But just because you have a journalism background doesn't necessarily make you a top notch reporter in poker. You see, the poker media is also full of journo-rejects who couldn't hack it in the real world, which is why they ended up somewhere on the circuit.
The poker media is sort of like a rag-tag team of minor leaguer baseball players. A handful of scribes got a taste of the big time, and a couple of them are waiting for a call back up to the big leagues. It's not if, just when. However, like any minor league baseball team, only one of two players are going to become a true professional with a storied career in the big leagues. Unfortunately, the rest of the team is peppered with players who are simply chasing their dreams. They don't have what it takes to join the ranks of the pros; they have peaked out and will never advance. And much like your local AA affiliate, you have a surly washed up vet in there who is just holding onto life mainly because they have no where else to go.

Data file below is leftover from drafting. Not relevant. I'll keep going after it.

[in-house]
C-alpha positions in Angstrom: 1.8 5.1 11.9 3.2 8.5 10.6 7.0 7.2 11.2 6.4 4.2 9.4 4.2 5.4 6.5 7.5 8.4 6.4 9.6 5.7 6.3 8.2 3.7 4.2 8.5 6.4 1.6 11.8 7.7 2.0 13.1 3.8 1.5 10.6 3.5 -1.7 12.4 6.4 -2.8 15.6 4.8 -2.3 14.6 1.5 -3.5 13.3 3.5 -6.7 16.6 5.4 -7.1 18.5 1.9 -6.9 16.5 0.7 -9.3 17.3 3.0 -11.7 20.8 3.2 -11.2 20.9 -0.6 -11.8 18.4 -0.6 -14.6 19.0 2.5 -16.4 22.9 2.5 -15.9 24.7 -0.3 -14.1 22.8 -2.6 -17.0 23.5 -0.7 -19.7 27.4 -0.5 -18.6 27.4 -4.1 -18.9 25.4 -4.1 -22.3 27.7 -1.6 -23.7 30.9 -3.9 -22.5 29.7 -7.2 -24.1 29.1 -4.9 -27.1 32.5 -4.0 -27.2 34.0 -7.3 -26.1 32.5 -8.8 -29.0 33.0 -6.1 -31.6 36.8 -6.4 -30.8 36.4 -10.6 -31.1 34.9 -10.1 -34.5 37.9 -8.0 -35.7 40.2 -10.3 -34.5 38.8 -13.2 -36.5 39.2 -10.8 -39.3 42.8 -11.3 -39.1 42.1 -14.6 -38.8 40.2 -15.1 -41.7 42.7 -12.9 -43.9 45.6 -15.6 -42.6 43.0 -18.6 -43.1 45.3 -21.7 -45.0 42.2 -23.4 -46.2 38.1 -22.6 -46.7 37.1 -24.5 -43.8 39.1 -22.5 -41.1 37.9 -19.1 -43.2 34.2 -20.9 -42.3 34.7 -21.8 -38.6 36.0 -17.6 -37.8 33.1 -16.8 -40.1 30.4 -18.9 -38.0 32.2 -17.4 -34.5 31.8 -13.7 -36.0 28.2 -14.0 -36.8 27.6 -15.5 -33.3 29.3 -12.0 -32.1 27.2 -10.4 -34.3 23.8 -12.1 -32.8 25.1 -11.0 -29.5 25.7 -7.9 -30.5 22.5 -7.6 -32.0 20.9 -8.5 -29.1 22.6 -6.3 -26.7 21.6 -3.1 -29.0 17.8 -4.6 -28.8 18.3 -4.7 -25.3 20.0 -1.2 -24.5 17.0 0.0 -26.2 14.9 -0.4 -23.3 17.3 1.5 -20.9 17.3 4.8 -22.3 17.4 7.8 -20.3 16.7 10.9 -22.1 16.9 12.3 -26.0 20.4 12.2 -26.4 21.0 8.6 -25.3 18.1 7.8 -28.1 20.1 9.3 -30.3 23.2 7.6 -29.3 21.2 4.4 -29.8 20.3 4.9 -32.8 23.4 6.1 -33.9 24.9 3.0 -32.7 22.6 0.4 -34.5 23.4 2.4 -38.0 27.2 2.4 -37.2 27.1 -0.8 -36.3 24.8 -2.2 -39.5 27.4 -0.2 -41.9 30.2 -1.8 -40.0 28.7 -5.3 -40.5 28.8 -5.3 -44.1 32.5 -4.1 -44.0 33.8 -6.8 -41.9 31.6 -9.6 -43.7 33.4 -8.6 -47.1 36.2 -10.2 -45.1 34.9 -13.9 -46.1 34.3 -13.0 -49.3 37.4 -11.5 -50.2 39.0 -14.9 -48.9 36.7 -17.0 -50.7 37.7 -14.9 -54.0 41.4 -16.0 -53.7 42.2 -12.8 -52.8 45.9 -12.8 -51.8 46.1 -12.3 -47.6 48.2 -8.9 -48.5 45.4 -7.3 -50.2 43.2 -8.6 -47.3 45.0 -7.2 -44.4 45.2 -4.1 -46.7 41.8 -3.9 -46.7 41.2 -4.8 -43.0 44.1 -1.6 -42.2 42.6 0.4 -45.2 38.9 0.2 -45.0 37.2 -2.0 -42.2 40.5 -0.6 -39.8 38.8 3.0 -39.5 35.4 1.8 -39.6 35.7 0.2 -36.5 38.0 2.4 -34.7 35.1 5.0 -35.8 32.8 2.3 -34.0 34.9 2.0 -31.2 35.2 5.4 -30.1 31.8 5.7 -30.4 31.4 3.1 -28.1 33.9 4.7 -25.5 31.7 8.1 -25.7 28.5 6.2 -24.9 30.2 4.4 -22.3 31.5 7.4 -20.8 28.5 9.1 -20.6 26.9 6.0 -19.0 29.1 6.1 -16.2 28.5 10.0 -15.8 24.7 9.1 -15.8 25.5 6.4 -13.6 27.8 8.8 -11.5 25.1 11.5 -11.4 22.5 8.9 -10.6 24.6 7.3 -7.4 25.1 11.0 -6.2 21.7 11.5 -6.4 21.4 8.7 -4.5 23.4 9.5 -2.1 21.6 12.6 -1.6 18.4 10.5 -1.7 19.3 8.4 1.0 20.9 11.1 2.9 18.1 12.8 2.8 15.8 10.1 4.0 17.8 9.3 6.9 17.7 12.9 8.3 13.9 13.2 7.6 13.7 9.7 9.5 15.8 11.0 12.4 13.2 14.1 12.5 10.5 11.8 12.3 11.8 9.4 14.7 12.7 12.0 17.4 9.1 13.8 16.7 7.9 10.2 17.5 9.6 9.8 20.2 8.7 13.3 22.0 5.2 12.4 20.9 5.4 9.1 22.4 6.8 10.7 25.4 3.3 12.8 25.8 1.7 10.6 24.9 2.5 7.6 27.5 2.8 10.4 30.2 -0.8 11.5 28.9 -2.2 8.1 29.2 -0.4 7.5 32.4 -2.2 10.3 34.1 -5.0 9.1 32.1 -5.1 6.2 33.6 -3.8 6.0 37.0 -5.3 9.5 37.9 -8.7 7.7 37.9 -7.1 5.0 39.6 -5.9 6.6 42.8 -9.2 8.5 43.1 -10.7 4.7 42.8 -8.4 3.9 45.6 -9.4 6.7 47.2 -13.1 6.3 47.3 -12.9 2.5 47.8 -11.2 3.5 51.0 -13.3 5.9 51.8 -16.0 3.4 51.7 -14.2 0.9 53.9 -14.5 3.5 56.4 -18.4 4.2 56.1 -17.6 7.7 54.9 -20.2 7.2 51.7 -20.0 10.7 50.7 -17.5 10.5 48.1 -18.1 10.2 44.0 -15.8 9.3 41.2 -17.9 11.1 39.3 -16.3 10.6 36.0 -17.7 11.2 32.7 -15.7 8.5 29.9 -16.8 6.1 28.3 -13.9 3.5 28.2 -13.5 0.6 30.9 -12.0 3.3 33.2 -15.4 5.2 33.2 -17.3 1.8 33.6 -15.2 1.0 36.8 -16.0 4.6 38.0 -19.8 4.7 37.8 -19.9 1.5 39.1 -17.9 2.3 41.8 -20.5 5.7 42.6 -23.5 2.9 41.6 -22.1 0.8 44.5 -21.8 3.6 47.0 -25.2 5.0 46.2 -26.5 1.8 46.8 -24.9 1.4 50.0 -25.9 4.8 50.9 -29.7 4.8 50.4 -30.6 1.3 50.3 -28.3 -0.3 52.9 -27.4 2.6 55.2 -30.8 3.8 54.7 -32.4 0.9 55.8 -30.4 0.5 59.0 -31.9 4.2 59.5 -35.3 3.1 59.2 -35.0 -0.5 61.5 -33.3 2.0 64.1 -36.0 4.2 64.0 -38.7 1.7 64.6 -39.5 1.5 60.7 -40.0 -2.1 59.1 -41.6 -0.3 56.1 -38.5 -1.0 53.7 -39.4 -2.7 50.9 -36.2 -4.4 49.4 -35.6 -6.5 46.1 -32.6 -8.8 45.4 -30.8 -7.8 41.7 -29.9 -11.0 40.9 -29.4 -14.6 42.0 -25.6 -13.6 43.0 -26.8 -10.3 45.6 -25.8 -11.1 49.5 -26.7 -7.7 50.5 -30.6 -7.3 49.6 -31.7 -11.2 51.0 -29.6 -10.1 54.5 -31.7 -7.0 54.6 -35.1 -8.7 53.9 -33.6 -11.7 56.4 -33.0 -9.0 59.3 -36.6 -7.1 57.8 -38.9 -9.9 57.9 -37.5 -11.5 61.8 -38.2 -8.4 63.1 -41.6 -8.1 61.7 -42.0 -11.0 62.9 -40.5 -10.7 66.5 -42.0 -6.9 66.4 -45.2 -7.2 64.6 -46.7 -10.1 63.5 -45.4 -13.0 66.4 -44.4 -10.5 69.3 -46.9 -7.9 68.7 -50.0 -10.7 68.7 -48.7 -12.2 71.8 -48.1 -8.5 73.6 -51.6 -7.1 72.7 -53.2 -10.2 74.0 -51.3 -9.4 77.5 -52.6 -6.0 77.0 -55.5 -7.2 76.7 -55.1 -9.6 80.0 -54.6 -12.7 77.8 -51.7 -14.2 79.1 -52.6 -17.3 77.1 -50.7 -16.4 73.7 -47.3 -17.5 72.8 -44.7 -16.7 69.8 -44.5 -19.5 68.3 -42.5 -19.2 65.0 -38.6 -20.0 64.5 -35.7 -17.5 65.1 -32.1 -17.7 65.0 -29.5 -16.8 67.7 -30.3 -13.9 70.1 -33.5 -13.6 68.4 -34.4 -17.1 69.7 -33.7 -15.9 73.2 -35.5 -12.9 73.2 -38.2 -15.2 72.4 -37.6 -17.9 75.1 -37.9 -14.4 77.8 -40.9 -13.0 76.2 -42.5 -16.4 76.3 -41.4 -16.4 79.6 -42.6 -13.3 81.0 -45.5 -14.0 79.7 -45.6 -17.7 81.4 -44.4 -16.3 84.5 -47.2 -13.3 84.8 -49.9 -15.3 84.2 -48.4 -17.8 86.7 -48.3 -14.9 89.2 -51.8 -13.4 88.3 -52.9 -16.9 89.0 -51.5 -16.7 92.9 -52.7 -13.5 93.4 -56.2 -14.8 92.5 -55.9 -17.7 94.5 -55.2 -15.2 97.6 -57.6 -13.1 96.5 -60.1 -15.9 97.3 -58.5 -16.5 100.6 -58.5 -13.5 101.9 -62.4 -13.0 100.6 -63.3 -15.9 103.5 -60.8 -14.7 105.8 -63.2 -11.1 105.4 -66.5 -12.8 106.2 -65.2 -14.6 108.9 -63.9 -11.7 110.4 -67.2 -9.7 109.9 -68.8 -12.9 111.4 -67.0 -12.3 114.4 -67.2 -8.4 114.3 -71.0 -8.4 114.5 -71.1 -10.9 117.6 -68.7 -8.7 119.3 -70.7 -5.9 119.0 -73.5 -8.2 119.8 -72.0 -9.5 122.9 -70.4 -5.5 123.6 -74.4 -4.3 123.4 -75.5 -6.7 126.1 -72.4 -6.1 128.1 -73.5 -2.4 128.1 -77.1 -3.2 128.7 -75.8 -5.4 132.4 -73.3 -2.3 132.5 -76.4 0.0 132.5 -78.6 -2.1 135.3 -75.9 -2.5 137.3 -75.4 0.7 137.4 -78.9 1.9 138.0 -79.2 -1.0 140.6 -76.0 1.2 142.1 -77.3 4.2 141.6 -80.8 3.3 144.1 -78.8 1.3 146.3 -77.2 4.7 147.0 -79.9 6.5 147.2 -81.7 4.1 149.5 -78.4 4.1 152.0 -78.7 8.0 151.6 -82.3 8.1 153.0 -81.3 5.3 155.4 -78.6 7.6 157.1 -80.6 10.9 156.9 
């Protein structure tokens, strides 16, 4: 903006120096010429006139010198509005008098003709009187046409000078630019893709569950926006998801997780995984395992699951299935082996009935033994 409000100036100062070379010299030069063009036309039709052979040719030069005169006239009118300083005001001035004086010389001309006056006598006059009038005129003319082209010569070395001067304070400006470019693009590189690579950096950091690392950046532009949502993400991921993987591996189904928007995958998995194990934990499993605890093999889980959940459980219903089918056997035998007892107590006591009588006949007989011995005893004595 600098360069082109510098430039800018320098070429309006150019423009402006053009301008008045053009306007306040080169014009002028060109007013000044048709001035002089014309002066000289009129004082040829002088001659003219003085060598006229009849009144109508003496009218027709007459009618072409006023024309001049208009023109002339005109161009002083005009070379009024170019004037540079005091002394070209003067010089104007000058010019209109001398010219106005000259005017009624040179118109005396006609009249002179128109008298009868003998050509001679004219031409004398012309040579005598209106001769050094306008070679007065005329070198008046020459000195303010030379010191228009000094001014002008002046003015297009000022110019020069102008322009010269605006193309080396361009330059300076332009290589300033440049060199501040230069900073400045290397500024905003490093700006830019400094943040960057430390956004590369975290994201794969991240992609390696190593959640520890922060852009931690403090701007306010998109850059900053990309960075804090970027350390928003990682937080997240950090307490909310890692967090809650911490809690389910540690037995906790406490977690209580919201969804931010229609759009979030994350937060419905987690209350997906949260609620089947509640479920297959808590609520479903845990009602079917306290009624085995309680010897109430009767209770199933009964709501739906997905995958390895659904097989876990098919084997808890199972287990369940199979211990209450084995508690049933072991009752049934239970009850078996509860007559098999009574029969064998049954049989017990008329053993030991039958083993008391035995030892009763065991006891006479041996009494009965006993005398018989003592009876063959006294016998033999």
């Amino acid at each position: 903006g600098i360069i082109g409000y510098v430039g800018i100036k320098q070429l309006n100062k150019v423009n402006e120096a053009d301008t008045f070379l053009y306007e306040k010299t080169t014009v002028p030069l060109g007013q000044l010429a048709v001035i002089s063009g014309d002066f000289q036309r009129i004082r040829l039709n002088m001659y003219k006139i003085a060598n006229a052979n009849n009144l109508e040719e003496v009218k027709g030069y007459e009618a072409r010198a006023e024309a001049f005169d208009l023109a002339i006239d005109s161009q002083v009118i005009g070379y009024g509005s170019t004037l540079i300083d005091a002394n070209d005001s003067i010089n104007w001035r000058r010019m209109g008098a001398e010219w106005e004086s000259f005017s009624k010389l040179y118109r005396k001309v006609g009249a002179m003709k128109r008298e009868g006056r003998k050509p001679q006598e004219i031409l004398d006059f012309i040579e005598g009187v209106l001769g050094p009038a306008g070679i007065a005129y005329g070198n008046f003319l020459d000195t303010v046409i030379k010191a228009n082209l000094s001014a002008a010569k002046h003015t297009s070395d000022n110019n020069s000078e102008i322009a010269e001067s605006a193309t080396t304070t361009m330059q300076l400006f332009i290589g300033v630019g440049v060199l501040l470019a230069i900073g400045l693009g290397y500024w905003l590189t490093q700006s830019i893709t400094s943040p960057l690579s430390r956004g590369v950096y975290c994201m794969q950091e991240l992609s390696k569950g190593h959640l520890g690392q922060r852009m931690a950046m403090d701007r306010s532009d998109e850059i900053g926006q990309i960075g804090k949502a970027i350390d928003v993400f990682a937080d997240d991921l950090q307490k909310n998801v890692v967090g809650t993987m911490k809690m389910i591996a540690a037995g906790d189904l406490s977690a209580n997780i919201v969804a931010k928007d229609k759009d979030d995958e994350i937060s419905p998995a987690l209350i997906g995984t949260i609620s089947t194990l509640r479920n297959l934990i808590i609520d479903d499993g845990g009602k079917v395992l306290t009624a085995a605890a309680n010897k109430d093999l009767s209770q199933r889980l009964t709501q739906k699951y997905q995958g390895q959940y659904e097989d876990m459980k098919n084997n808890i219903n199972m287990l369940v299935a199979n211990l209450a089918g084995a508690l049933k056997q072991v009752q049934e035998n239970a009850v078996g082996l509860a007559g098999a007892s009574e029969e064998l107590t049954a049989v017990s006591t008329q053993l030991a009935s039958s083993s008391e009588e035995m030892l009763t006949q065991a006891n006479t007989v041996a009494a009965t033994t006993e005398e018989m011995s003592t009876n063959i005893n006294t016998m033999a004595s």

If you look in the right place, a corner of the poker media is comprised of a small group of talented writers and reporters, not to mention several highly creative people. Most of those stellar scribes are the Brits, whom I hold in the highest esteem. I've been told by a few peers that they wish they could write like me, which is funny I tell them, because I often wish I could write with the ease of the Brits. After all, they created the bloody language and us Yanks butcher the shit out of it.
When my colleague Howard from London suggested a book title, I jumped all over it and didn't think twice about picking up Day of the Locust by Nathanael West. One of the reasons the Brits are such exceptional writers is that they are also voracious readers and consume literature. And it's a staple of high end lit and none of this dumbed-down fast-food-generated news that we read in America.